Bridging the gap between free agency and traditional employment

Bridging the gap between free agency and traditional employment

The labor landscape has changed considerably over the last eight years. During the 2007-2009 recession, when millions of people were laid off and new graduates faced a dismal job outlook, many workers were forced into free agency as a last resort to generate income.

Interestingly, free agents currently still make up 31 percent of the U.S. workforce—a number that’s lower than in 2011, when the economy was emerging from the recession, but significantly higher than before 2007. What’s even more interesting is that nowadays, free agency is overwhelmingly a matter of choice, not of need, according to Teresa Carroll in her report “Upwardly mobile – A profile of the free agent workforce.” Moreover, this workstyle appeals to all generations, with 29 percent of the free agency workforce consisting of Gen Y workers; 29 percent consisting of Gen X workers; 35 percent consisting of Baby Boomers. The remainder consists of workers from the silent generation, of whom 76 percent were free agents in 2015.

There are a variety of reasons why an increasing number of people are choosing free agency, including:

  • A desire for professional independence.
  • The belief that free agency offers greater job security than traditional employment arrangements, since free agents can work with multiple clients simultaneously.
  • A desire for a better work-life balance.
  • Free agency offers more opportunities to learn new skills.
  • Free agency allows greater control over one’s career path.

Free agency is attractive to workers in traditional employment arrangements

According to data from the 2015 Kelly Services Free Agent Survey, due to high rates of dissatisfaction in the workplace, 79 percent of traditional employees are tempted by the free agency workstyle.  In fact, 25 percent agree they would consider leaving their jobs and becoming free agents. These numbers should be cause for concern for employers, who stand to lose a large portion of their workforce if they fail to adapt the workplace to better meet employee demands.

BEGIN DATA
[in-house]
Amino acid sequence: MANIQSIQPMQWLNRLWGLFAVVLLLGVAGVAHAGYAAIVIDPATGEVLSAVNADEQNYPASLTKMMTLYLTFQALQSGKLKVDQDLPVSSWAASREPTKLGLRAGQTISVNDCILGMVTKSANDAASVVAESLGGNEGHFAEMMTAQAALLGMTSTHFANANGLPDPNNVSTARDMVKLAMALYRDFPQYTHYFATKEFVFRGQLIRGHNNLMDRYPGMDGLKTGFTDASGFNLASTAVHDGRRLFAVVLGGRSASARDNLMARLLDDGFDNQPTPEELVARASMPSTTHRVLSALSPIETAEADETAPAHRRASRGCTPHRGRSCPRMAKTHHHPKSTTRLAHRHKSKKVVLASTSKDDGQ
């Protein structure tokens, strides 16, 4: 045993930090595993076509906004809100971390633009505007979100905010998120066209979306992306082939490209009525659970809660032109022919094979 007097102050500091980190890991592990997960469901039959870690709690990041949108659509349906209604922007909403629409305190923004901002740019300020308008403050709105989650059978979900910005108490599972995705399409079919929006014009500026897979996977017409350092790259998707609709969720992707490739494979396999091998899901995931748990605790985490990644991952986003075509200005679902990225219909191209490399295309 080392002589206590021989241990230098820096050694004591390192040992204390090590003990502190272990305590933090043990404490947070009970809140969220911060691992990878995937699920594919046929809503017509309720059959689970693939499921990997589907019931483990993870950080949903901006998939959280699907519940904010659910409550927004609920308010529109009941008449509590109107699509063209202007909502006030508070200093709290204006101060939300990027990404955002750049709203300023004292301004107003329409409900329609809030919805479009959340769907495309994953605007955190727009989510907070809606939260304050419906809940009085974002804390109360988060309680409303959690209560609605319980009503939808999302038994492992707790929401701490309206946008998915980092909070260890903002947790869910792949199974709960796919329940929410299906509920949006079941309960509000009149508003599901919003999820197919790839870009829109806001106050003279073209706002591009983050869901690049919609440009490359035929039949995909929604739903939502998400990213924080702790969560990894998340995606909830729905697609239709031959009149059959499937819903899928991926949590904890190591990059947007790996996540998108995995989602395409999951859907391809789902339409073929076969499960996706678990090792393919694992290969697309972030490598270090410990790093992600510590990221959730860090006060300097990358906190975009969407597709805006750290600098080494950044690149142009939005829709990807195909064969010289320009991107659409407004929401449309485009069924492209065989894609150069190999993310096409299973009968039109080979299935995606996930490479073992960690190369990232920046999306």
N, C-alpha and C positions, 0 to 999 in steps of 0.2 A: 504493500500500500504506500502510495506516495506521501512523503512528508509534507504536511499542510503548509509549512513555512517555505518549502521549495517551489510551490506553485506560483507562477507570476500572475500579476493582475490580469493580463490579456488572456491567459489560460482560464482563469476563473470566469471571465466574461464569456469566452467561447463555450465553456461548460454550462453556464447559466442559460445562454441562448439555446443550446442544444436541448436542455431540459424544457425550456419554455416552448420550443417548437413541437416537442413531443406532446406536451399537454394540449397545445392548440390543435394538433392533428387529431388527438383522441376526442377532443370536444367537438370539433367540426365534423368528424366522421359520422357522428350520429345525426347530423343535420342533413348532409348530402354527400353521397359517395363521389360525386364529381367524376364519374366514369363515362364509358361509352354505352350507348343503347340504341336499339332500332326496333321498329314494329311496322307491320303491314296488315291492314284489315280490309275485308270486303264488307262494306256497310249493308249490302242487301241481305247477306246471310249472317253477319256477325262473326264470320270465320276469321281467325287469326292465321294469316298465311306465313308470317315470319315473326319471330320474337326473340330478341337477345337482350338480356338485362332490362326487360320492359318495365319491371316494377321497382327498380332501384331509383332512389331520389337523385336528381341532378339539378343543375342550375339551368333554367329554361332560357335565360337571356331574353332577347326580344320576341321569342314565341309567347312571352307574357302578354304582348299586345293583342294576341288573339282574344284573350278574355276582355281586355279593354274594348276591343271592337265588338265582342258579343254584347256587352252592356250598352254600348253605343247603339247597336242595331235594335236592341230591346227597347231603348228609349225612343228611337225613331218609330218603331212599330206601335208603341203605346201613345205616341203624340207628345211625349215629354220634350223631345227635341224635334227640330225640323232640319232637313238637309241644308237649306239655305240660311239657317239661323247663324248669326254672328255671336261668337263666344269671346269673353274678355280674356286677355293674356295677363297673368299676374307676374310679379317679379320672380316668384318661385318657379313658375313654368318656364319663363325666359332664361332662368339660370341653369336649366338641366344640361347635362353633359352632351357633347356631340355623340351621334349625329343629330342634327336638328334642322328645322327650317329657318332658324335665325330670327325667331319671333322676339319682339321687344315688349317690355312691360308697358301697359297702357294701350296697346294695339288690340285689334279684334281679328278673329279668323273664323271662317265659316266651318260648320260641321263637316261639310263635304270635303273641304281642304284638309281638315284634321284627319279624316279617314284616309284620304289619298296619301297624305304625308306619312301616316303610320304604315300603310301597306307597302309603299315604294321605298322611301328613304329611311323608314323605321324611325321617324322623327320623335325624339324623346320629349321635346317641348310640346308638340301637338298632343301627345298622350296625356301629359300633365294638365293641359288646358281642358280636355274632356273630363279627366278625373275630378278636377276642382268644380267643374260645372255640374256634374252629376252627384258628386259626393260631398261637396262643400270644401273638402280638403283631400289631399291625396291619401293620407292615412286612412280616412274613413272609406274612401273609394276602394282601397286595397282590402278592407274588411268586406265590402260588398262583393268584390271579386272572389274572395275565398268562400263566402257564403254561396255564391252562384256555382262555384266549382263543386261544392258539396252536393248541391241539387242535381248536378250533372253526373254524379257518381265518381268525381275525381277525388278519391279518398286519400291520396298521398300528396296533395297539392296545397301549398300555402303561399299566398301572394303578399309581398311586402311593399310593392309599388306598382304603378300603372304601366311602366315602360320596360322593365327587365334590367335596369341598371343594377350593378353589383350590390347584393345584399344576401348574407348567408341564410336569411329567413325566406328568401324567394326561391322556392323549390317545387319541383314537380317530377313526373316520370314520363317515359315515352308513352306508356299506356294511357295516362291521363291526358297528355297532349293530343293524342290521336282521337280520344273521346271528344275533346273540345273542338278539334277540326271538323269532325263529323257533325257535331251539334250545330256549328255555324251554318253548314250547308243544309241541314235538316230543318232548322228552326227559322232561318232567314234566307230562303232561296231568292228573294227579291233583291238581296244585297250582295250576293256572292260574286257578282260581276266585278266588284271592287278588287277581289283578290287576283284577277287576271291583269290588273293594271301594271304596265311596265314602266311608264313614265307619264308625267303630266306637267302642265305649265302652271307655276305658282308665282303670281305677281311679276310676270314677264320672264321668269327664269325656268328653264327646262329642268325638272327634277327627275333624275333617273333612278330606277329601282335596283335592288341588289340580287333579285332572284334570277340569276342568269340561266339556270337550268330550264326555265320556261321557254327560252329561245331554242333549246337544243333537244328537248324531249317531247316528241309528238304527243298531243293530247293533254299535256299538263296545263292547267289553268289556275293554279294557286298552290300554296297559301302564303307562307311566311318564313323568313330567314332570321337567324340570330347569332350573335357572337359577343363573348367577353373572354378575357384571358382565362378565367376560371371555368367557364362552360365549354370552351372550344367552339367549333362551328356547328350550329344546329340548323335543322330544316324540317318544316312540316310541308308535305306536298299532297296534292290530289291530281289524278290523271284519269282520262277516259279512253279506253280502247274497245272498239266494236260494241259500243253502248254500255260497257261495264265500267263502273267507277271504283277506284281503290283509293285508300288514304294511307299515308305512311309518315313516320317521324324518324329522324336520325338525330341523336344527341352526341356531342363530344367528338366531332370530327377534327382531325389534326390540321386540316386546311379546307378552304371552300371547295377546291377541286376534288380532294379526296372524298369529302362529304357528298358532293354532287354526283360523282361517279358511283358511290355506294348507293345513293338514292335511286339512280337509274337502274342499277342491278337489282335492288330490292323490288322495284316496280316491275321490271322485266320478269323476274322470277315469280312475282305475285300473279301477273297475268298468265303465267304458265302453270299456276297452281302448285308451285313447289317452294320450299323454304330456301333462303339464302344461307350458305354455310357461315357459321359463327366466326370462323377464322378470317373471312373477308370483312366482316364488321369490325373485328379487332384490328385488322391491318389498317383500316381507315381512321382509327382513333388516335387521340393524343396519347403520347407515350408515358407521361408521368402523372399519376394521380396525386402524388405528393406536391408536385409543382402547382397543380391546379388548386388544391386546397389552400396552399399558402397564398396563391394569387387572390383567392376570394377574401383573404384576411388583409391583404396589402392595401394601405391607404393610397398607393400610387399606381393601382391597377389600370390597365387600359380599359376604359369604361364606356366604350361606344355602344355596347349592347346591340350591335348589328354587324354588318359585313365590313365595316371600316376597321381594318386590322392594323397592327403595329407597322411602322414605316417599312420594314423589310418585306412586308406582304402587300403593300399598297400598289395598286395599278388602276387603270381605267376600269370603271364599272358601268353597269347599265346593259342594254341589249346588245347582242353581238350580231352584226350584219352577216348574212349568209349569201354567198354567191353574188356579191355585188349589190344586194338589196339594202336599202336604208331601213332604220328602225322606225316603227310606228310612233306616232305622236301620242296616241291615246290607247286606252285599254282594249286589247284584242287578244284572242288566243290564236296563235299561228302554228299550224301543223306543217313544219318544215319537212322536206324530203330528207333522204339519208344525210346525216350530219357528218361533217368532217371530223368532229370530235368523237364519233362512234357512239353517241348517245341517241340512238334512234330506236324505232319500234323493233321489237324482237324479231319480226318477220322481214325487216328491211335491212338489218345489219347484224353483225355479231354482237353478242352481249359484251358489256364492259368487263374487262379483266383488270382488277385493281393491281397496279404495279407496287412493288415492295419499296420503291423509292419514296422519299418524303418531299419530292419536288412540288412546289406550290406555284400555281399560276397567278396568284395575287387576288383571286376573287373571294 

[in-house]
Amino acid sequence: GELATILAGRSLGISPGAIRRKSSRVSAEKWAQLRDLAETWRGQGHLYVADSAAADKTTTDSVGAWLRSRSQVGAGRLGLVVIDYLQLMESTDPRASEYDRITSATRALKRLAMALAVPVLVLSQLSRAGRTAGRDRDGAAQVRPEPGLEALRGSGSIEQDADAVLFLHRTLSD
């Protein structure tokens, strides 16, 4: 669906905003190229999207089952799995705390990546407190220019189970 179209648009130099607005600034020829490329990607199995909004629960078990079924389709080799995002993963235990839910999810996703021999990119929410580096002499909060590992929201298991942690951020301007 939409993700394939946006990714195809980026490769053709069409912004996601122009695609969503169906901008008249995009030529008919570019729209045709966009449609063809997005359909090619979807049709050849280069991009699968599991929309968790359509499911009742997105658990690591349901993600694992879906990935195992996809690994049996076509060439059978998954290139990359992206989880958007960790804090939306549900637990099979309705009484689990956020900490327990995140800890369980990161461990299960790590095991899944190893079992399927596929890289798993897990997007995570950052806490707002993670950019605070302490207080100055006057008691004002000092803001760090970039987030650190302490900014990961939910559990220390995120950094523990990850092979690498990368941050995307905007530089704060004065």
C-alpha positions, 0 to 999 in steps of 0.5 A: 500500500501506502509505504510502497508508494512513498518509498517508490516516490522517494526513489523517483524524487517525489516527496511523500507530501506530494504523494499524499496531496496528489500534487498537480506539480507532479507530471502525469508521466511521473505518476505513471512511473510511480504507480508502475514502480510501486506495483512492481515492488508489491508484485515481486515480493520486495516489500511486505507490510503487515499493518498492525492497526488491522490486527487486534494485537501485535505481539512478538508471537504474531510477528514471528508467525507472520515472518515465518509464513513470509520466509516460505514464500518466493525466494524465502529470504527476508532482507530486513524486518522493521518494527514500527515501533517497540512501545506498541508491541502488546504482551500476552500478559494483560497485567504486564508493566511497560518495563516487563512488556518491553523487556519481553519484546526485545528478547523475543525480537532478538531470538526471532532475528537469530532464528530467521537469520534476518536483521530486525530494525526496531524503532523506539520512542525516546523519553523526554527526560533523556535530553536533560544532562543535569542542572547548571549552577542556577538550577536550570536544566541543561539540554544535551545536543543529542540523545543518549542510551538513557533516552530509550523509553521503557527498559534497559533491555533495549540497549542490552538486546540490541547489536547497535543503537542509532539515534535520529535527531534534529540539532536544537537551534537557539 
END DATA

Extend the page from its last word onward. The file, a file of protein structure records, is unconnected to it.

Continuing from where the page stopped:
What employers can do

In her report titled “Come on over – Why free agents are tempting traditional workers,” Teresa Carroll suggests that forward-thinking employers should adjust their talent management processes to implement strategies to bridge the gap between the free agency and traditional workstyles. With continuously developing technology and a global economy, it’s becoming increasingly easy for employers to create work environments that facilitate more independence and flexibility. Keep the following recommendations in mind:

  • Create options for flex work. Many employees welcome the option of flex work, especially those with children, those who are caregivers to elderly or sick parents, or those pursuing (continued) education. But it’s not just the employees who benefit. According to Harvard Information for Employees, flex work offers companies a more competitive edge when it comes to recruitment and talent retention. In addition, staff morale and satisfaction improve, resulting in higher engagement rates.
  • Enable telecommuting. Like flex work, telecommuting offers employees a way to increase their work-life balance. Moreover, it’s an attractive alternative to spending hours in traffic every day. As a result, workers are more rested and relaxed, which in turn facilitates better performance and ultimately, the company’s bottom line.
  • Establish an intranet platform where employees can bid on projects or shifts. By allowing employees to bid on projects or shifts, they gain more control over their workdays and tasks. This contributes significantly to the feeling of independence.
  • Allow employees to use devices. Laptops, tablets, and smart phones are commonly used in most workplaces. By providing employees with a way to work “on the go,” the workplace becomes more flexible and less restrictive.
  • Develop non-traditional career paths. Fewer employees are pursuing traditional vertical career paths. Instead, they’re looking to make lateral moves to hone their skills in other areas. At the same time, many want national or international experience, or the chance to work with experts from around the world. By creating opportunities for employees to have more control over their career paths and offering non-traditional opportunities, you can enhance engagement and retention.

Bridging the gap between free agency and traditional employment will take time, which means it’s worth showing your employees that they don’t have to become free agents in order to gain flexibility and independence.